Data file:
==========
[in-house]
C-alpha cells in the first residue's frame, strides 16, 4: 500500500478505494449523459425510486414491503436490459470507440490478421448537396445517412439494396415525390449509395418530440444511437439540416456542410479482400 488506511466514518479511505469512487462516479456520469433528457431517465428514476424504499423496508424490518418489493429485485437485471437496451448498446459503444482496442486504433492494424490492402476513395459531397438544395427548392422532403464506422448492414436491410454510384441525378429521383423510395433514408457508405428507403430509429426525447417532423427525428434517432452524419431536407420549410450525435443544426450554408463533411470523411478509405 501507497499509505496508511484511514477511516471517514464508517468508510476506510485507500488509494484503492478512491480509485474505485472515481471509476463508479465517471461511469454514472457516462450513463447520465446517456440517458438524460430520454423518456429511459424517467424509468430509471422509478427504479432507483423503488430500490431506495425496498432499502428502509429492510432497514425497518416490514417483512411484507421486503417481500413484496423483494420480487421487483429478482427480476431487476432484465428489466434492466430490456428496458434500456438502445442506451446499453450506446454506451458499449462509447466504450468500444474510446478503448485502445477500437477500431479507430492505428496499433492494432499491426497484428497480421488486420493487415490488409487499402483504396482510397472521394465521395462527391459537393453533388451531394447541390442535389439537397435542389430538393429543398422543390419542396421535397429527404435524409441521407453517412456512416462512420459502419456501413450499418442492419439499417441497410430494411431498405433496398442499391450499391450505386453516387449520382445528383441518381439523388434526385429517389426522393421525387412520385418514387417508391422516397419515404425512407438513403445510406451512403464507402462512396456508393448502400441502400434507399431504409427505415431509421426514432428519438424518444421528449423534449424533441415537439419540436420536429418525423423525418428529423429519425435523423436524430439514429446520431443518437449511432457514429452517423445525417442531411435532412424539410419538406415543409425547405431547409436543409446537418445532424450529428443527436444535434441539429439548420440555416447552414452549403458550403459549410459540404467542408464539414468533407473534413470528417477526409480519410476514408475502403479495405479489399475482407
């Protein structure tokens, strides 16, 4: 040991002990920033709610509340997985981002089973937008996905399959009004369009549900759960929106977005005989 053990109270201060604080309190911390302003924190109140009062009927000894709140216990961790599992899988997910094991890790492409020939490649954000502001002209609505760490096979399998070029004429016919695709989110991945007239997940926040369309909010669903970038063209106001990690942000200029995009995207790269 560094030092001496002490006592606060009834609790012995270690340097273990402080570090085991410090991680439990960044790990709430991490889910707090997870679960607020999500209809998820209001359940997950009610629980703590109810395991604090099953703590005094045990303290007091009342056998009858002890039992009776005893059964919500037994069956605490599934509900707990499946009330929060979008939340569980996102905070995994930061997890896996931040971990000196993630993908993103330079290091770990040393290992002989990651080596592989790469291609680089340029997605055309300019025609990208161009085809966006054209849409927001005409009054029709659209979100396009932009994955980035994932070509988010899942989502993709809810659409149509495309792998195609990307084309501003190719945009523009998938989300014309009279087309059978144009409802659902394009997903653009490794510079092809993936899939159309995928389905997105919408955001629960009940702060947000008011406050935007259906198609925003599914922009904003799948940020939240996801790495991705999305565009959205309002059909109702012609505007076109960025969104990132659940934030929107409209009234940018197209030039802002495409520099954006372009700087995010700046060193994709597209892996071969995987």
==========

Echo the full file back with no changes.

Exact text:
[in-house]
C-alpha cells in the first residue's frame, strides 16, 4: 500500500478505494449523459425510486414491503436490459470507440490478421448537396445517412439494396415525390449509395418530440444511437439540416456542410479482400 488506511466514518479511505469512487462516479456520469433528457431517465428514476424504499423496508424490518418489493429485485437485471437496451448498446459503444482496442486504433492494424490492402476513395459531397438544395427548392422532403464506422448492414436491410454510384441525378429521383423510395433514408457508405428507403430509429426525447417532423427525428434517432452524419431536407420549410450525435443544426450554408463533411470523411478509405 501507497499509505496508511484511514477511516471517514464508517468508510476506510485507500488509494484503492478512491480509485474505485472515481471509476463508479465517471461511469454514472457516462450513463447520465446517456440517458438524460430520454423518456429511459424517467424509468430509471422509478427504479432507483423503488430500490431506495425496498432499502428502509429492510432497514425497518416490514417483512411484507421486503417481500413484496423483494420480487421487483429478482427480476431487476432484465428489466434492466430490456428496458434500456438502445442506451446499453450506446454506451458499449462509447466504450468500444474510446478503448485502445477500437477500431479507430492505428496499433492494432499491426497484428497480421488486420493487415490488409487499402483504396482510397472521394465521395462527391459537393453533388451531394447541390442535389439537397435542389430538393429543398422543390419542396421535397429527404435524409441521407453517412456512416462512420459502419456501413450499418442492419439499417441497410430494411431498405433496398442499391450499391450505386453516387449520382445528383441518381439523388434526385429517389426522393421525387412520385418514387417508391422516397419515404425512407438513403445510406451512403464507402462512396456508393448502400441502400434507399431504409427505415431509421426514432428519438424518444421528449423534449424533441415537439419540436420536429418525423423525418428529423429519425435523423436524430439514429446520431443518437449511432457514429452517423445525417442531411435532412424539410419538406415543409425547405431547409436543409446537418445532424450529428443527436444535434441539429439548420440555416447552414452549403458550403459549410459540404467542408464539414468533407473534413470528417477526409480519410476514408475502403479495405479489399475482407
């Protein structure tokens, strides 16, 4: 040991002990920033709610509340997985981002089973937008996905399959009004369009549900759960929106977005005989 053990109270201060604080309190911390302003924190109140009062009927000894709140216990961790599992899988997910094991890790492409020939490649954000502001002209609505760490096979399998070029004429016919695709989110991945007239997940926040369309909010669903970038063209106001990690942000200029995009995207790269 560094030092001496002490006592606060009834609790012995270690340097273990402080570090085991410090991680439990960044790990709430991490889910707090997870679960607020999500209809998820209001359940997950009610629980703590109810395991604090099953703590005094045990303290007091009342056998009858002890039992009776005893059964919500037994069956605490599934509900707990499946009330929060979008939340569980996102905070995994930061997890896996931040971990000196993630993908993103330079290091770990040393290992002989990651080596592989790469291609680089340029997605055309300019025609990208161009085809966006054209849409927001005409009054029709659209979100396009932009994955980035994932070509988010899942989502993709809810659409149509495309792998195609990307084309501003190719945009523009998938989300014309009279087309059978144009409802659902394009997903653009490794510079092809993936899939159309995928389905997105919408955001629960009940702060947000008011406050935007259906198609925003599914922009904003799948940020939240996801790495991705999305565009959205309002059909109702012609505007076109960025969104990132659940934030929107409209009234940018197209030039802002495409520099954006372009700087995010700046060193994709597209892996071969995987």